Blonde Bait (1956, UK / USA)
This was released as Women Without Men in Britain – a title suggestive of something a bit wild or scandalous. It’s neither of those. I suppose that if one takes the title at its most literal, it’s indisputable that the women prisoners are without men. And although she might not agree, the lead character, Angela Booth (Beverly Michaels), is decidedly better off for it.
Angela is a small-time showgirl from the States who has made it big in London’s West End. She is surprised in her dressing room by Nick Randall (Jim Davis), her lover from whom she has heard not a word in three months. Nick tells her that he has to go away for a further three months, promises to marry her at the Oxhead Inn on New Year’s Eve, and vanishes. It seems fishy.
Angela goes back to tell her sponsor, Julian, who made her a star, that she’s moving on. He gets angry, assaults her and, in self-defence, she hits him with a mirror. He presses charges and, because he is well-connected (and there would be no story if she were not incarcerated), gets her six months inside.
She doesn’t handle her jail-time well. She mopes, has no way of telling Nick of her predicament, and fears that he might abandon her when she is not there to marry him on New Year’s Eve. Not even the prison’s most diverting characters Cleo (Joan Rice), a lusty bigamist with a French and a British husband living together and both waiting for her return, and ‘Gran’ Ramsey (Thora Hird), a roguish, grannyish recidivist, can get her out of her malaise.
In the background, the US State Department is just as troubled by Angela’s imprisonment as she is. It has been chasing Nick Randall for some time, believing him to have collaborated with the Nazis during the war, and to have been allowed to escape from a Nazi prison camp. He has not long ago also killed agent Kent Foster’s partner, who was on his tail. Foster had hoped that Angela would lead them to Nick, and her imprisonment makes things awkward. In London he begins working with Inspector Hedges of Scotland Yard, and together they bring Angela out of prison on some lame pretext, and happen to drop a few highlights from Nick’s career in a conversation designed for Angela to overhear. Angela is shocked, but remains true to her beloved.
The State Department and Scotland Yard are forced to move to Plan B. They seek the prison’s help in finding someone who they might assist to break out, provided that she takes Angela with her. The prison has the perfect candidate: Gran, who has a proud history of escaping. So, during a New Year’s Eve concert, Gran and Angela throw the prison into chaos by shorting the lights, and then sneak out, dressed in officers’ uniforms. But to complicate matters, a Spanish girl, Marguerite Chavez (April Olrich), who is about to have her prison-reared child taken from her and placed in an orphanage, tags along for the ride. The third escapee is unplanned and catches the prison unawares.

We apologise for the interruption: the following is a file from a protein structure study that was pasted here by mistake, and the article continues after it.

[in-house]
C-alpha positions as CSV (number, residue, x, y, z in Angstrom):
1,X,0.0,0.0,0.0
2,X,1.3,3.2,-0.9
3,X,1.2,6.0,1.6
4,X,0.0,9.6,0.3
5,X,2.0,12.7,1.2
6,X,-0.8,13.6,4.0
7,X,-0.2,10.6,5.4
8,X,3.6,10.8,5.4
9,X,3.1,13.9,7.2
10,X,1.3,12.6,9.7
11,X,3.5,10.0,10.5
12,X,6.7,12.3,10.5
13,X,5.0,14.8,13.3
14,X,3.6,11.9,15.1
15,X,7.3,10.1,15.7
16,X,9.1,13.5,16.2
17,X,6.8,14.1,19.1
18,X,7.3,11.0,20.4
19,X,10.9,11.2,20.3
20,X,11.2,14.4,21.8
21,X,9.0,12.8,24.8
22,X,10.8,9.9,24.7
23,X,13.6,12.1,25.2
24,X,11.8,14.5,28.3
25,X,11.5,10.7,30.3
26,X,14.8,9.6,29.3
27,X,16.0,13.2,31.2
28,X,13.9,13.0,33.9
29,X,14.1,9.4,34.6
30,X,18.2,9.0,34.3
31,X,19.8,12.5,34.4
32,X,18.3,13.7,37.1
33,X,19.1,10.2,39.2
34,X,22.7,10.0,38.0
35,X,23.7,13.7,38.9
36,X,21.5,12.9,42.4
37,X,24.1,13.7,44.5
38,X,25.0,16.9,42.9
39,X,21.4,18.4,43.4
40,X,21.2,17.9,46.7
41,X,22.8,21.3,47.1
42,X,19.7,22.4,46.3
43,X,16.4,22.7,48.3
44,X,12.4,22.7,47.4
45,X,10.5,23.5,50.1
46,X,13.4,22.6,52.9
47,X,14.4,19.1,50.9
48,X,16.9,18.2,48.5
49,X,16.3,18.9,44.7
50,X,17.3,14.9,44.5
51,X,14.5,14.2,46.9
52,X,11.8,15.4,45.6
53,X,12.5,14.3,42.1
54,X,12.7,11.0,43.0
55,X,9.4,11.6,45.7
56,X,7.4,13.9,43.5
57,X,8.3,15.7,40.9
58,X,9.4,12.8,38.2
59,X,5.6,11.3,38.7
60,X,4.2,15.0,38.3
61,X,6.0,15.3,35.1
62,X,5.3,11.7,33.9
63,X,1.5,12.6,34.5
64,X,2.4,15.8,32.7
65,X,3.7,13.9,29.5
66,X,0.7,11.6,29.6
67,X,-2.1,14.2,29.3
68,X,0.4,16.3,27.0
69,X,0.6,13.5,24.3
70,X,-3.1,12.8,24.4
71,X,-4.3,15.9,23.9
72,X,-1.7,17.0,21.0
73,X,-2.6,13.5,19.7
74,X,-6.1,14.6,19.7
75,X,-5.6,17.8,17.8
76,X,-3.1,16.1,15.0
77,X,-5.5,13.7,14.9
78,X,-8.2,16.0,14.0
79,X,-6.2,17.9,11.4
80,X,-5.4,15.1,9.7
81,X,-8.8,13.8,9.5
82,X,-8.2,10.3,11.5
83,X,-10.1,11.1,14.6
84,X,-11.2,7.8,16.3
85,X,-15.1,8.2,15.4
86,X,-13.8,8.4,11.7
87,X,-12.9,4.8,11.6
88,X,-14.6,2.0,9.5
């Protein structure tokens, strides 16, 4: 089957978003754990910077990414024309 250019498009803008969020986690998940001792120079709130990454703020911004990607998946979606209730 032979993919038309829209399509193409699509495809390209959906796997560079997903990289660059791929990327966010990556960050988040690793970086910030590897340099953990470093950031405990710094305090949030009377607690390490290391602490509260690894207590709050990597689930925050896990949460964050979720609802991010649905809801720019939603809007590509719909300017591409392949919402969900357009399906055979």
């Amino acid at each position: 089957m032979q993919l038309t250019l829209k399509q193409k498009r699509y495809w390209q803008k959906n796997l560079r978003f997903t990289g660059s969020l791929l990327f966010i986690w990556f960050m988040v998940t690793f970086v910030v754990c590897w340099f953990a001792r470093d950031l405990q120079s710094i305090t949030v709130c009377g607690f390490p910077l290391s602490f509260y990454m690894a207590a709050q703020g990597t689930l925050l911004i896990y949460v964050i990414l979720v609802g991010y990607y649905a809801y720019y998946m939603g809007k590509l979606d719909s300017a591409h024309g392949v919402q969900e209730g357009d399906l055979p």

We then have a thriller of sorts. The local British constabulary don’t know that it’s a set-up, and are trying to track the trio down and arrest them, while Scotland Yard is trying to keep them out. After Marguerite is able to hand her child to people who will look after her until she is released, Gran and Angela commandeer the car of a drunken reveller and get Angela to the Oxhead Inn just in time. Nick is there, as promised, as are the secret service agents who are as eager to make his acquaintance as is Angela.
This is a classically comfortable, post-war prison flick. The prison itself is orderly and full of mature, good natured, colourful prisoners and wise and sensible officers. The Governor and her senior staff have an unusually cosy relationship with Scotland Yard, and are only too willing to allow a couple of escapes in order to catch a Nazi collaborator. It’s an enjoyable, if not entirely probable, drama laced with gentle humour and, like many of the ’50s women-in-prison films, is well worth a look.
Posted on February 12th, 2014 at 10:00 pm. Updated on February 12th, 2014 at 10:02 pm.
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